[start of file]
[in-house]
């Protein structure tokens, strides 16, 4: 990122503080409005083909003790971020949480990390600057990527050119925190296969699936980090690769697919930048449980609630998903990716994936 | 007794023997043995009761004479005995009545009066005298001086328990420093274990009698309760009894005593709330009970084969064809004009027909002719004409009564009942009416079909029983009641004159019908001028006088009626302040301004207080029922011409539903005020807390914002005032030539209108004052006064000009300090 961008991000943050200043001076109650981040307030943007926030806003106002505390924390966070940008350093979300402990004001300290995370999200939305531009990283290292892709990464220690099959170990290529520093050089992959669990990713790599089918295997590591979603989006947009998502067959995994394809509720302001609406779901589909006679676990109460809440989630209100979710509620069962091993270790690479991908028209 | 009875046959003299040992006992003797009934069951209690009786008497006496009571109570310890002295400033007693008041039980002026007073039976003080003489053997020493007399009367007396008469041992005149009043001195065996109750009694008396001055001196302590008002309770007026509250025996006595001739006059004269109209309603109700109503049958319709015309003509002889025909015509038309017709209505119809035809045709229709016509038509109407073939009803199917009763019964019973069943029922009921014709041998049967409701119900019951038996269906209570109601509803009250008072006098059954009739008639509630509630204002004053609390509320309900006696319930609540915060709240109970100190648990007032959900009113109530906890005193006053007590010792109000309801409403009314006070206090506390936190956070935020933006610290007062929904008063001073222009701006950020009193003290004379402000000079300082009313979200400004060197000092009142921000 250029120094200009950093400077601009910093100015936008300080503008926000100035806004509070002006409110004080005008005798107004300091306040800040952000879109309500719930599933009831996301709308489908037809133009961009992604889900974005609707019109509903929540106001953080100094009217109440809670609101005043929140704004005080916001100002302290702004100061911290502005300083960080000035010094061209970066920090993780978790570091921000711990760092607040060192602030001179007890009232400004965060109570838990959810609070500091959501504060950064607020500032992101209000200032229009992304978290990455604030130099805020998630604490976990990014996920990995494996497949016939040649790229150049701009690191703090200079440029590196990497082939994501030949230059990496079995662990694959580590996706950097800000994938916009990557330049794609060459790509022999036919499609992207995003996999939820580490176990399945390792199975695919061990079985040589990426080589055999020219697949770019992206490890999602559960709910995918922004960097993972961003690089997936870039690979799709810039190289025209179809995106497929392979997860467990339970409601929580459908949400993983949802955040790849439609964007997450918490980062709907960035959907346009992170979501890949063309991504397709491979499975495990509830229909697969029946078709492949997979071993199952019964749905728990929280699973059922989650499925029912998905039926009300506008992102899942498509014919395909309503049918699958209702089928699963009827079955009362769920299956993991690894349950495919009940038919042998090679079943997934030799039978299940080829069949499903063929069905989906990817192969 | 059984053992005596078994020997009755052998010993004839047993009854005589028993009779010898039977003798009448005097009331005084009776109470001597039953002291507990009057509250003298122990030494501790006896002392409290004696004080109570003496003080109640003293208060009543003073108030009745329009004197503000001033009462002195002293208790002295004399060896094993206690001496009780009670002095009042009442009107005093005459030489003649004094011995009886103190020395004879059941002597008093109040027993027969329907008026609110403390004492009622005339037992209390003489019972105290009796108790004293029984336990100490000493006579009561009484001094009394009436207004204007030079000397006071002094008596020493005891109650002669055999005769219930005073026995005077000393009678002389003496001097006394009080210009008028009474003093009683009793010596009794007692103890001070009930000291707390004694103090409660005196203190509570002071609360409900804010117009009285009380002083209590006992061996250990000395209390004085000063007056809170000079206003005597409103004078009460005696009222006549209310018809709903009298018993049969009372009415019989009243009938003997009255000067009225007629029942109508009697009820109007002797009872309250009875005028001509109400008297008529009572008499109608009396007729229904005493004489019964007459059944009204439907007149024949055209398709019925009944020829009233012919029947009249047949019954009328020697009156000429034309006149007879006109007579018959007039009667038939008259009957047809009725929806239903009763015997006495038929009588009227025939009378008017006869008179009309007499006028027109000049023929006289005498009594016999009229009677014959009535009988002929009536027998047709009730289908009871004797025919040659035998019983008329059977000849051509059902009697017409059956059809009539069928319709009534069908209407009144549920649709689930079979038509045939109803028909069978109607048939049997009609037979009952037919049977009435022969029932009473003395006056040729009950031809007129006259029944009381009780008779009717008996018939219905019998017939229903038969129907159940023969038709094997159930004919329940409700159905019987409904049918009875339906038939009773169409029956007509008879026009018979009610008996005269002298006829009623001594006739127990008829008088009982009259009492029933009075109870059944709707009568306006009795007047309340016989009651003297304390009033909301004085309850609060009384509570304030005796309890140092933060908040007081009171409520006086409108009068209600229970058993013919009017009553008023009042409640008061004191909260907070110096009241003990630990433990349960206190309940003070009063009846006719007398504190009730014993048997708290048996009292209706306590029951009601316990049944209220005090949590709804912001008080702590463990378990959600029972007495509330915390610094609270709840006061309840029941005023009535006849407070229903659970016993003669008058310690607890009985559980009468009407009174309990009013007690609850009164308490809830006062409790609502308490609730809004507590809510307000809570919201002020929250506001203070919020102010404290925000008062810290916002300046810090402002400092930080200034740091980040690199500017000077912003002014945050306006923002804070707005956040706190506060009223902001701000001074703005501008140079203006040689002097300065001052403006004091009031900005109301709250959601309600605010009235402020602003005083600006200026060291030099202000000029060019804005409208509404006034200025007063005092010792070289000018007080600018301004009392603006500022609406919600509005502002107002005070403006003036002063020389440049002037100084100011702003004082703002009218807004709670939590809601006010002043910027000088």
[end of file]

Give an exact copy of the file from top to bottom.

[in-house]
């Protein structure tokens, strides 16, 4: 990122503080409005083909003790971020949480990390600057990527050119925190296969699936980090690769697919930048449980609630998903990716994936 | 007794023997043995009761004479005995009545009066005298001086328990420093274990009698309760009894005593709330009970084969064809004009027909002719004409009564009942009416079909029983009641004159019908001028006088009626302040301004207080029922011409539903005020807390914002005032030539209108004052006064000009300090 961008991000943050200043001076109650981040307030943007926030806003106002505390924390966070940008350093979300402990004001300290995370999200939305531009990283290292892709990464220690099959170990290529520093050089992959669990990713790599089918295997590591979603989006947009998502067959995994394809509720302001609406779901589909006679676990109460809440989630209100979710509620069962091993270790690479991908028209 | 009875046959003299040992006992003797009934069951209690009786008497006496009571109570310890002295400033007693008041039980002026007073039976003080003489053997020493007399009367007396008469041992005149009043001195065996109750009694008396001055001196302590008002309770007026509250025996006595001739006059004269109209309603109700109503049958319709015309003509002889025909015509038309017709209505119809035809045709229709016509038509109407073939009803199917009763019964019973069943029922009921014709041998049967409701119900019951038996269906209570109601509803009250008072006098059954009739008639509630509630204002004053609390509320309900006696319930609540915060709240109970100190648990007032959900009113109530906890005193006053007590010792109000309801409403009314006070206090506390936190956070935020933006610290007062929904008063001073222009701006950020009193003290004379402000000079300082009313979200400004060197000092009142921000 250029120094200009950093400077601009910093100015936008300080503008926000100035806004509070002006409110004080005008005798107004300091306040800040952000879109309500719930599933009831996301709308489908037809133009961009992604889900974005609707019109509903929540106001953080100094009217109440809670609101005043929140704004005080916001100002302290702004100061911290502005300083960080000035010094061209970066920090993780978790570091921000711990760092607040060192602030001179007890009232400004965060109570838990959810609070500091959501504060950064607020500032992101209000200032229009992304978290990455604030130099805020998630604490976990990014996920990995494996497949016939040649790229150049701009690191703090200079440029590196990497082939994501030949230059990496079995662990694959580590996706950097800000994938916009990557330049794609060459790509022999036919499609992207995003996999939820580490176990399945390792199975695919061990079985040589990426080589055999020219697949770019992206490890999602559960709910995918922004960097993972961003690089997936870039690979799709810039190289025209179809995106497929392979997860467990339970409601929580459908949400993983949802955040790849439609964007997450918490980062709907960035959907346009992170979501890949063309991504397709491979499975495990509830229909697969029946078709492949997979071993199952019964749905728990929280699973059922989650499925029912998905039926009300506008992102899942498509014919395909309503049918699958209702089928699963009827079955009362769920299956993991690894349950495919009940038919042998090679079943997934030799039978299940080829069949499903063929069905989906990817192969 | 059984053992005596078994020997009755052998010993004839047993009854005589028993009779010898039977003798009448005097009331005084009776109470001597039953002291507990009057509250003298122990030494501790006896002392409290004696004080109570003496003080109640003293208060009543003073108030009745329009004197503000001033009462002195002293208790002295004399060896094993206690001496009780009670002095009042009442009107005093005459030489003649004094011995009886103190020395004879059941002597008093109040027993027969329907008026609110403390004492009622005339037992209390003489019972105290009796108790004293029984336990100490000493006579009561009484001094009394009436207004204007030079000397006071002094008596020493005891109650002669055999005769219930005073026995005077000393009678002389003496001097006394009080210009008028009474003093009683009793010596009794007692103890001070009930000291707390004694103090409660005196203190509570002071609360409900804010117009009285009380002083209590006992061996250990000395209390004085000063007056809170000079206003005597409103004078009460005696009222006549209310018809709903009298018993049969009372009415019989009243009938003997009255000067009225007629029942109508009697009820109007002797009872309250009875005028001509109400008297008529009572008499109608009396007729229904005493004489019964007459059944009204439907007149024949055209398709019925009944020829009233012919029947009249047949019954009328020697009156000429034309006149007879006109007579018959007039009667038939008259009957047809009725929806239903009763015997006495038929009588009227025939009378008017006869008179009309007499006028027109000049023929006289005498009594016999009229009677014959009535009988002929009536027998047709009730289908009871004797025919040659035998019983008329059977000849051509059902009697017409059956059809009539069928319709009534069908209407009144549920649709689930079979038509045939109803028909069978109607048939049997009609037979009952037919049977009435022969029932009473003395006056040729009950031809007129006259029944009381009780008779009717008996018939219905019998017939229903038969129907159940023969038709094997159930004919329940409700159905019987409904049918009875339906038939009773169409029956007509008879026009018979009610008996005269002298006829009623001594006739127990008829008088009982009259009492029933009075109870059944709707009568306006009795007047309340016989009651003297304390009033909301004085309850609060009384509570304030005796309890140092933060908040007081009171409520006086409108009068209600229970058993013919009017009553008023009042409640008061004191909260907070110096009241003990630990433990349960206190309940003070009063009846006719007398504190009730014993048997708290048996009292209706306590029951009601316990049944209220005090949590709804912001008080702590463990378990959600029972007495509330915390610094609270709840006061309840029941005023009535006849407070229903659970016993003669008058310690607890009985559980009468009407009174309990009013007690609850009164308490809830006062409790609502308490609730809004507590809510307000809570919201002020929250506001203070919020102010404290925000008062810290916002300046810090402002400092930080200034740091980040690199500017000077912003002014945050306006923002804070707005956040706190506060009223902001701000001074703005501008140079203006040689002097300065001052403006004091009031900005109301709250959601309600605010009235402020602003005083600006200026060291030099202000000029060019804005409208509404006034200025007063005092010792070289000018007080600018301004009392603006500022609406919600509005502002107002005070403006003036002063020389440049002037100084100011702003004082703002009218807004709670939590809601006010002043910027000088």